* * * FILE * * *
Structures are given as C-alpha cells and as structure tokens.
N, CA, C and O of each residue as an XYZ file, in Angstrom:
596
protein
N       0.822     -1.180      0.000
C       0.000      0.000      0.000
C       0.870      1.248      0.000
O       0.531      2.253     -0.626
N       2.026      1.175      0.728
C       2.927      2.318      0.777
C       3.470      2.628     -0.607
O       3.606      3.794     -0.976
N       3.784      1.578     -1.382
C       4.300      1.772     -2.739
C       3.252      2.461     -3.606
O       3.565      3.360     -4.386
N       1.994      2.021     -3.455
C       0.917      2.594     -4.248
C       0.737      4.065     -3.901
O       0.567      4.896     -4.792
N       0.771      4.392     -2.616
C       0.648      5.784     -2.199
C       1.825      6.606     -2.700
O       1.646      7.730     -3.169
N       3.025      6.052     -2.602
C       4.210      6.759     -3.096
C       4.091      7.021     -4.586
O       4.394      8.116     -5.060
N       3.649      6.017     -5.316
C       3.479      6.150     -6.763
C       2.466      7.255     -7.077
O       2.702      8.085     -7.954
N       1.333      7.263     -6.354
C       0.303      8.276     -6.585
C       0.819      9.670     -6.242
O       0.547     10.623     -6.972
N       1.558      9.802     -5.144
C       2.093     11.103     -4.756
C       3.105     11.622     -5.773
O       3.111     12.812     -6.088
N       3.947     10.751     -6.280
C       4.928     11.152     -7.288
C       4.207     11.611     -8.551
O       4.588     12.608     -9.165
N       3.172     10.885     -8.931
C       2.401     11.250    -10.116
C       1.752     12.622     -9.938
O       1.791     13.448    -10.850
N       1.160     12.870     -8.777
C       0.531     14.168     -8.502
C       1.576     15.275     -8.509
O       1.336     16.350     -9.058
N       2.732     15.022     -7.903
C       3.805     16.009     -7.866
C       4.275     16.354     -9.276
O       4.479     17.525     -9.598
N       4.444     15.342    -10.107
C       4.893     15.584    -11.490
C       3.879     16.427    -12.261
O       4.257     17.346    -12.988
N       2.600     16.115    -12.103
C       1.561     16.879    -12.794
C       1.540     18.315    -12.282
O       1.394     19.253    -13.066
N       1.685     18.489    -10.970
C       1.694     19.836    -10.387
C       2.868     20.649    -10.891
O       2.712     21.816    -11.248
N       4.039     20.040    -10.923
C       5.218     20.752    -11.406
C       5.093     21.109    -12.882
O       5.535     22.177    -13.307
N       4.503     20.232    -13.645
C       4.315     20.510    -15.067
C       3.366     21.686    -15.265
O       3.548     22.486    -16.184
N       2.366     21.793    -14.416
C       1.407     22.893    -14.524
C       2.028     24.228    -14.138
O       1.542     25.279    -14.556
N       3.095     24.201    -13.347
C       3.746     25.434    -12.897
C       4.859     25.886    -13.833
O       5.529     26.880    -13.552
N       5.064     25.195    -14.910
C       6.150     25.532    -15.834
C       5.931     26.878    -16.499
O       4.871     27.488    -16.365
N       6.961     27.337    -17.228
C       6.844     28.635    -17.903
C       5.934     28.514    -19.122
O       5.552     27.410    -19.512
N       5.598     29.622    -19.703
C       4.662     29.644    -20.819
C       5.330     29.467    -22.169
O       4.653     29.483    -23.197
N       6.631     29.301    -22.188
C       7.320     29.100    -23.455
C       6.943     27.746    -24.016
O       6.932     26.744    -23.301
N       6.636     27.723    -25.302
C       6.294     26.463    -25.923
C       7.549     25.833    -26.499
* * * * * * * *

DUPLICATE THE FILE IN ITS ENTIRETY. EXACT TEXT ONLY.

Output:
Structures are given as C-alpha cells and as structure tokens.
N, CA, C and O of each residue as an XYZ file, in Angstrom:
596
protein
N       0.822     -1.180      0.000
C       0.000      0.000      0.000
C       0.870      1.248      0.000
O       0.531      2.253     -0.626
N       2.026      1.175      0.728
C       2.927      2.318      0.777
C       3.470      2.628     -0.607
O       3.606      3.794     -0.976
N       3.784      1.578     -1.382
C       4.300      1.772     -2.739
C       3.252      2.461     -3.606
O       3.565      3.360     -4.386
N       1.994      2.021     -3.455
C       0.917      2.594     -4.248
C       0.737      4.065     -3.901
O       0.567      4.896     -4.792
N       0.771      4.392     -2.616
C       0.648      5.784     -2.199
C       1.825      6.606     -2.700
O       1.646      7.730     -3.169
N       3.025      6.052     -2.602
C       4.210      6.759     -3.096
C       4.091      7.021     -4.586
O       4.394      8.116     -5.060
N       3.649      6.017     -5.316
C       3.479      6.150     -6.763
C       2.466      7.255     -7.077
O       2.702      8.085     -7.954
N       1.333      7.263     -6.354
C       0.303      8.276     -6.585
C       0.819      9.670     -6.242
O       0.547     10.623     -6.972
N       1.558      9.802     -5.144
C       2.093     11.103     -4.756
C       3.105     11.622     -5.773
O       3.111     12.812     -6.088
N       3.947     10.751     -6.280
C       4.928     11.152     -7.288
C       4.207     11.611     -8.551
O       4.588     12.608     -9.165
N       3.172     10.885     -8.931
C       2.401     11.250    -10.116
C       1.752     12.622     -9.938
O       1.791     13.448    -10.850
N       1.160     12.870     -8.777
C       0.531     14.168     -8.502
C       1.576     15.275     -8.509
O       1.336     16.350     -9.058
N       2.732     15.022     -7.903
C       3.805     16.009     -7.866
C       4.275     16.354     -9.276
O       4.479     17.525     -9.598
N       4.444     15.342    -10.107
C       4.893     15.584    -11.490
C       3.879     16.427    -12.261
O       4.257     17.346    -12.988
N       2.600     16.115    -12.103
C       1.561     16.879    -12.794
C       1.540     18.315    -12.282
O       1.394     19.253    -13.066
N       1.685     18.489    -10.970
C       1.694     19.836    -10.387
C       2.868     20.649    -10.891
O       2.712     21.816    -11.248
N       4.039     20.040    -10.923
C       5.218     20.752    -11.406
C       5.093     21.109    -12.882
O       5.535     22.177    -13.307
N       4.503     20.232    -13.645
C       4.315     20.510    -15.067
C       3.366     21.686    -15.265
O       3.548     22.486    -16.184
N       2.366     21.793    -14.416
C       1.407     22.893    -14.524
C       2.028     24.228    -14.138
O       1.542     25.279    -14.556
N       3.095     24.201    -13.347
C       3.746     25.434    -12.897
C       4.859     25.886    -13.833
O       5.529     26.880    -13.552
N       5.064     25.195    -14.910
C       6.150     25.532    -15.834
C       5.931     26.878    -16.499
O       4.871     27.488    -16.365
N       6.961     27.337    -17.228
C       6.844     28.635    -17.903
C       5.934     28.514    -19.122
O       5.552     27.410    -19.512
N       5.598     29.622    -19.703
C       4.662     29.644    -20.819
C       5.330     29.467    -22.169
O       4.653     29.483    -23.197
N       6.631     29.301    -22.188
C       7.320     29.100    -23.455
C       6.943     27.746    -24.016
O       6.932     26.744    -23.301
N       6.636     27.723    -25.302
C       6.294     26.463    -25.923
C       7.549     25.833    -26.499